While Coke Studio holds our hearts, in reality, it is Pepsi that we have a lot to thank for. Not only Pepsi’s Battle of the Bands blessed us with the likes of Fawad Khan but it also gave us Aaroh. Aaroh was the band of our childhood. It was the band that adorned our walls as posters and the band that we listened to on repeat.
Aaroh came to the forefront through Pepsi’s Battle of the Bands in 2002. They made their mark in the competition by bagging the win, leaving Entity Paradigm (EP) at second position under the showmanship of Fawad Khan, Ahmed Ali Butt and Xulfi.
Aaroh, just like any other every-day normal band has gone through life’s many twisted turn of events, both on a personal level as well as situational.
First, their founding guitarist Nabeel Nihal Chishty left the band. Second, their vocalist Farooq left the country to put his skills to the test in search of greater opportunity. Third, their talented new addition to the gang, Haider Hashmi on guitar, passed away after a stifling cry of battling with cancer.
Aaroh definitely seems like a faint and distant memory with their forgotten hits like Na Kaho, Rang Neela and Jalan. However, news is that 2017 might be the year of Aaroh’s comeback as the band gears up to perform at the upcoming Battle of the Bands as defending champions.
Fast forward to the present times, and Aaroh frontman Farooq Ahmed is back to become a judge at the very show that launched his career. However what led to this moment, are the things that happened between then and now.
Farooq also comments further on the fact that Aaroh had never split due to differences within the band or specific clashes of ego; they only took an early bow because they realized times were changing for music in Pakistan.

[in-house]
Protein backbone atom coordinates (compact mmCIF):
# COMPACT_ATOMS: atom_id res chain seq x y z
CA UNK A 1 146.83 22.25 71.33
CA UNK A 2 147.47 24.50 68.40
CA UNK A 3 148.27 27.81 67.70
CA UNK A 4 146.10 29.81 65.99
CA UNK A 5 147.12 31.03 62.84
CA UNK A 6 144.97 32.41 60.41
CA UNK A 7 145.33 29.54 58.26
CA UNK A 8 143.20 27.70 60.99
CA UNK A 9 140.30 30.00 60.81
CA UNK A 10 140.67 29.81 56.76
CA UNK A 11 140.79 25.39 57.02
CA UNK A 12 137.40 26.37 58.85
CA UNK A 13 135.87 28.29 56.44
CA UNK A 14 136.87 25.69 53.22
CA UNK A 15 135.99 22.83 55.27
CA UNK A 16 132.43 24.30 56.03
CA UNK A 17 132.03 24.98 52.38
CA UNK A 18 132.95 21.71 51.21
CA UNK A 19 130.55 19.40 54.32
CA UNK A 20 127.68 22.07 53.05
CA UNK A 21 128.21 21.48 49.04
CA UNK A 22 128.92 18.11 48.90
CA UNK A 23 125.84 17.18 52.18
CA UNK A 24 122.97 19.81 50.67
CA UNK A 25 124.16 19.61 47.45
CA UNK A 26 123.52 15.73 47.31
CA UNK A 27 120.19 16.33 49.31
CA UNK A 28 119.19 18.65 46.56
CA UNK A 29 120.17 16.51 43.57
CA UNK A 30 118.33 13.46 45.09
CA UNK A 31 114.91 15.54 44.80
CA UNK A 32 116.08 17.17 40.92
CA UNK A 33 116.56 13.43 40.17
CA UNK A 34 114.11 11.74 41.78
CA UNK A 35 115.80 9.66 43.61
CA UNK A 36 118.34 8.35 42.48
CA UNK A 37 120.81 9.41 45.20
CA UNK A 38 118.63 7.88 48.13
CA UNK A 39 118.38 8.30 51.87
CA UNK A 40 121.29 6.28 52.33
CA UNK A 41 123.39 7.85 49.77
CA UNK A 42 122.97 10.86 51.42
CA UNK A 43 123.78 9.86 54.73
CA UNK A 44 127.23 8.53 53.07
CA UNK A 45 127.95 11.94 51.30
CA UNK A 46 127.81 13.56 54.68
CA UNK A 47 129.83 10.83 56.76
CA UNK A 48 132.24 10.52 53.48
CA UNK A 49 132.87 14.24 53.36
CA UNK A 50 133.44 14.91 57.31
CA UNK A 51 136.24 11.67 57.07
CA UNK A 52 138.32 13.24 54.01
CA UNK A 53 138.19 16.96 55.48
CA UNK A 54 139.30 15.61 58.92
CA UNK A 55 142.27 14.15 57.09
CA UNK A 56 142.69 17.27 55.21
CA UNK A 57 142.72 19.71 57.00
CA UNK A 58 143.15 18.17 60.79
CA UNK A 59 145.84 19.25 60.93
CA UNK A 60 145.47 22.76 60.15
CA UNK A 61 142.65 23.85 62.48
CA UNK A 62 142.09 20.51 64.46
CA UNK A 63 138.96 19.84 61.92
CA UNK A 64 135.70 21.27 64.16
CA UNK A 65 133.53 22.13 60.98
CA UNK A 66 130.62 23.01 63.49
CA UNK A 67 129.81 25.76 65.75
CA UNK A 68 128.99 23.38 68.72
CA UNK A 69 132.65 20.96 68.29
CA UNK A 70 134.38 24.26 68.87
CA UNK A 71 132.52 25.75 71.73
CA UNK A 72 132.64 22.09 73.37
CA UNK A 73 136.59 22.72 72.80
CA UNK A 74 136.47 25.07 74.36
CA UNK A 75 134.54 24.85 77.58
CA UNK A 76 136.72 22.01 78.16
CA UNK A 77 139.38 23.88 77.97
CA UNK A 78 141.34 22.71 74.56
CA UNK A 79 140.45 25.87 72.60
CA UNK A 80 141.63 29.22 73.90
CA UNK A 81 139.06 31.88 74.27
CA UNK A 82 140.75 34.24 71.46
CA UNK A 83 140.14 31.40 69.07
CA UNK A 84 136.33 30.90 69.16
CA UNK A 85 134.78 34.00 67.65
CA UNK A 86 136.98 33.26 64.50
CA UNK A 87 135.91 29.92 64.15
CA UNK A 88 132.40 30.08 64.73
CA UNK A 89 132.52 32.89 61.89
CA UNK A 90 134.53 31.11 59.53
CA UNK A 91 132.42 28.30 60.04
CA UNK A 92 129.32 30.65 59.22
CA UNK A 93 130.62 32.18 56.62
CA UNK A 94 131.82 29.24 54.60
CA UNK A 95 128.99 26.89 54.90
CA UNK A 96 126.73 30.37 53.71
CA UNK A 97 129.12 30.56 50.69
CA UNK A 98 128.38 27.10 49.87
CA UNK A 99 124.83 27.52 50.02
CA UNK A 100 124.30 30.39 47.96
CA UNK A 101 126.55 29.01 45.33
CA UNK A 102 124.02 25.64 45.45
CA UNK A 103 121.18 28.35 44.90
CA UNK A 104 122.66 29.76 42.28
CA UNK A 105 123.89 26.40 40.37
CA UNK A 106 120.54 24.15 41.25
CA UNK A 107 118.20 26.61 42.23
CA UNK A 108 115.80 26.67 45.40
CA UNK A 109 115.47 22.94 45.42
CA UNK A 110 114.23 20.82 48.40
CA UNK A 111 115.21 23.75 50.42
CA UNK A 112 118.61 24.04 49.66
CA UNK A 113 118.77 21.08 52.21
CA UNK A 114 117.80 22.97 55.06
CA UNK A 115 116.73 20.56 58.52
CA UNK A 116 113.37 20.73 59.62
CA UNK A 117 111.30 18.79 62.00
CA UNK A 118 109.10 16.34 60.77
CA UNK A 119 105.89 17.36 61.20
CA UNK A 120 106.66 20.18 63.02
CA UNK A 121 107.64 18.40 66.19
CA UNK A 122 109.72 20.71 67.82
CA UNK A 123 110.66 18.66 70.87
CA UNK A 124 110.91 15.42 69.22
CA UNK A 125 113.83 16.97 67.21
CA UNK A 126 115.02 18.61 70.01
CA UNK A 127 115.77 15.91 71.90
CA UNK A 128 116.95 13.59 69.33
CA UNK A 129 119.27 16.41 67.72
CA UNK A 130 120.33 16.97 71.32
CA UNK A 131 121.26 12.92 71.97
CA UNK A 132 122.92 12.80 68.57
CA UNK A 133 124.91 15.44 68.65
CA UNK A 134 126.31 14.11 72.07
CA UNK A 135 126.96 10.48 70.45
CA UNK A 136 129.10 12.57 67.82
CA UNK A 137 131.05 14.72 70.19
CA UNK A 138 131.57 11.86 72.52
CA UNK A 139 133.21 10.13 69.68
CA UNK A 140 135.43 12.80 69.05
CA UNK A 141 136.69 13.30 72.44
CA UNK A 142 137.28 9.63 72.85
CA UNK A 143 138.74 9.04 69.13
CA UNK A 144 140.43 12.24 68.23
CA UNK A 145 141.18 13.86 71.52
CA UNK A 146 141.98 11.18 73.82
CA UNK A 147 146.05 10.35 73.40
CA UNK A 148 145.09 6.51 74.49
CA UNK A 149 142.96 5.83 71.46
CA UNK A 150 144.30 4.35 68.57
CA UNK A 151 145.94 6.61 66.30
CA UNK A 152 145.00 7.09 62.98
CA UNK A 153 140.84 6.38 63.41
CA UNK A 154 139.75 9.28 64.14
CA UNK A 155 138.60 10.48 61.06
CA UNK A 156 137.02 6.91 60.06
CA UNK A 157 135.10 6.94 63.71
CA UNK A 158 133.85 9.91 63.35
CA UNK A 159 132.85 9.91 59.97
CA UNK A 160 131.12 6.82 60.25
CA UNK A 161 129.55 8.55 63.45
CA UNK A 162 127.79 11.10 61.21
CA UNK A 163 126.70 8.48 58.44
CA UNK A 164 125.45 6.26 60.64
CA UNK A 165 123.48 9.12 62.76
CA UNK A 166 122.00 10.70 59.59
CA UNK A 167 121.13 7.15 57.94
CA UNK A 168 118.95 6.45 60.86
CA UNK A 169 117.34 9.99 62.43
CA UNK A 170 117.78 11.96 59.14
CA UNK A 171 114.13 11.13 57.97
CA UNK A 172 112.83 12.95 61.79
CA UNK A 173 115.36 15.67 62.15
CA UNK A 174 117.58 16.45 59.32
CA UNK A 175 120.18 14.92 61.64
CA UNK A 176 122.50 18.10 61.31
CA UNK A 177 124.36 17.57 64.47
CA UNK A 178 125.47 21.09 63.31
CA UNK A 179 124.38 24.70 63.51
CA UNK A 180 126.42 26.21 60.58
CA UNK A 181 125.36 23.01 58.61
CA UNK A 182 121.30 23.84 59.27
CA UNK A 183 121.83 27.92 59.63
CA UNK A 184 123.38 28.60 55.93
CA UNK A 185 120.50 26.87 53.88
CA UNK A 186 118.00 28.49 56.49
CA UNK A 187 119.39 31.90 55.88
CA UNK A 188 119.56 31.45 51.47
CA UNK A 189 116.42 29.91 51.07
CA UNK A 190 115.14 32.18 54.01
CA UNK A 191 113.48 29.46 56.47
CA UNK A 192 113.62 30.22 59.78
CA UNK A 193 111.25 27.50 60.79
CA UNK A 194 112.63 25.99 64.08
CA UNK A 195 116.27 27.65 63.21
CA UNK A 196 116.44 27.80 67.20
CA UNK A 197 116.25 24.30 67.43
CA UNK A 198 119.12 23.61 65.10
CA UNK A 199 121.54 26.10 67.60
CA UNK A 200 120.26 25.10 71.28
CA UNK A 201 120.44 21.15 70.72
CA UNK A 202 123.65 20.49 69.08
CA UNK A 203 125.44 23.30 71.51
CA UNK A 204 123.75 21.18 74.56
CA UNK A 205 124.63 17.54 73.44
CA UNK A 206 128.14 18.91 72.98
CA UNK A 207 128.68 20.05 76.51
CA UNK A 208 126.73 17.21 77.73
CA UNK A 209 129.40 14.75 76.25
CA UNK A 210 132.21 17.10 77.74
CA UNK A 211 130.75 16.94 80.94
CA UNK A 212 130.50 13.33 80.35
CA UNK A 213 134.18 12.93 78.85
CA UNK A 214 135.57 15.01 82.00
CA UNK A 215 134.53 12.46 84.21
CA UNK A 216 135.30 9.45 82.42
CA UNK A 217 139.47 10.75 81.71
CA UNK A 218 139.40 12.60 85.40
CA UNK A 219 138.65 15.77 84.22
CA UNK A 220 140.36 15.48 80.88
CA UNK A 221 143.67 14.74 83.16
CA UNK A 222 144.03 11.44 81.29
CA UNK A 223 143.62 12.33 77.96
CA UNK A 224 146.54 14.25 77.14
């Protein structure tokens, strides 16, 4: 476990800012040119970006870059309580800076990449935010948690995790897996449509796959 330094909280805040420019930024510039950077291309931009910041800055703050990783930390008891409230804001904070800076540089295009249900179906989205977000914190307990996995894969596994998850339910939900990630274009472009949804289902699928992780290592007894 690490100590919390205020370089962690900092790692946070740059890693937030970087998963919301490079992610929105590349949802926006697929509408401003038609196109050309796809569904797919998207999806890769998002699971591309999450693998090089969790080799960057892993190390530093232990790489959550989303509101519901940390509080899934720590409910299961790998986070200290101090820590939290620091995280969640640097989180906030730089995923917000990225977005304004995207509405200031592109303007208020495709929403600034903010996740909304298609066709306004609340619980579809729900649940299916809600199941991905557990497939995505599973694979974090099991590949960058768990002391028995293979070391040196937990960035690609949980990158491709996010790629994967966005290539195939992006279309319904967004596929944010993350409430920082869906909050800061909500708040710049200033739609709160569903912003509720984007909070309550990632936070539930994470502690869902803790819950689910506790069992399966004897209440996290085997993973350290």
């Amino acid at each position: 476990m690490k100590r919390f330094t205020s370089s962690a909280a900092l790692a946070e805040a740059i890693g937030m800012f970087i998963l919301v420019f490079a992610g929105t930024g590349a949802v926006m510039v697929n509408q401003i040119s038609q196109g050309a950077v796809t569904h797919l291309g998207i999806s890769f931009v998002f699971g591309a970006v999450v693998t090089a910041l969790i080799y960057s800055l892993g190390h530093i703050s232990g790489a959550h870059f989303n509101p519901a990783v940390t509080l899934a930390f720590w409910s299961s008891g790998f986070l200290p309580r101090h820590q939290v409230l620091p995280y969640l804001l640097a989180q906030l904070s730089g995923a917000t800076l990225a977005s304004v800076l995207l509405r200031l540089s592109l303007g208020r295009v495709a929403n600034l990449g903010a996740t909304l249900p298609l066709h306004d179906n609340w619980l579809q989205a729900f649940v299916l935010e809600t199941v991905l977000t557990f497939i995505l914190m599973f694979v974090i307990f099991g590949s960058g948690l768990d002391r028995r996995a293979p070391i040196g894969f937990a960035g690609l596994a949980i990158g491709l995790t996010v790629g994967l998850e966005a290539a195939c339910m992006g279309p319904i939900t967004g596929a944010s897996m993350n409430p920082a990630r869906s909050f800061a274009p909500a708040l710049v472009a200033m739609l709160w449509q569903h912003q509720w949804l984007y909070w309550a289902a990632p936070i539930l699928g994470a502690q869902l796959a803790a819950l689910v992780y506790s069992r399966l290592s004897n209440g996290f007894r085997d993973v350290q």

“I am really glad that Pepsi remembered us,” adds Farooq. “I appreciate their effort in bringing us back. Nostalgia. Hahaha.” He may be ecstatic about making a comeback after a decade but music hasn’t been his day job since he owned a chain of One dollar stores in the US. “I agree, I have gotten rusty,” he quips, “But hey… It comes naturally to me, I have been singing since I was 8, so I don’t think it’s going make that big of a difference.”
The man who had once dreamed of becoming the next Axl Rose of Pakistan traded his rock star life for a quiet home in the suburbs. However, Farooq took his business forward with the same passion he had for his music.
“People used to laugh at me when I was in school…Now when I say I want to have at least 1,000 stores, people still laugh at me.”
We all can’t wait to see if the industry is ready for Aaroh’s third album. “If we find a decent deal than we might just end up releasing something later this year,” Farooq claims.
The Pakistani music industry has changed in the past 10 years and so is the audience. Where Aaroh’s comeback will give a lot of dead and dormant bands hope, it may also turn out to be a disaster. “We have not been missing out on much,” says Anthony, “I agree that the security situation took a huge toll on the concert culture but things have been great since last year. As far as changing tastes is concerned, music is music, whether it’s an Elvis song or Dream Theatre, if it has to work, it will”.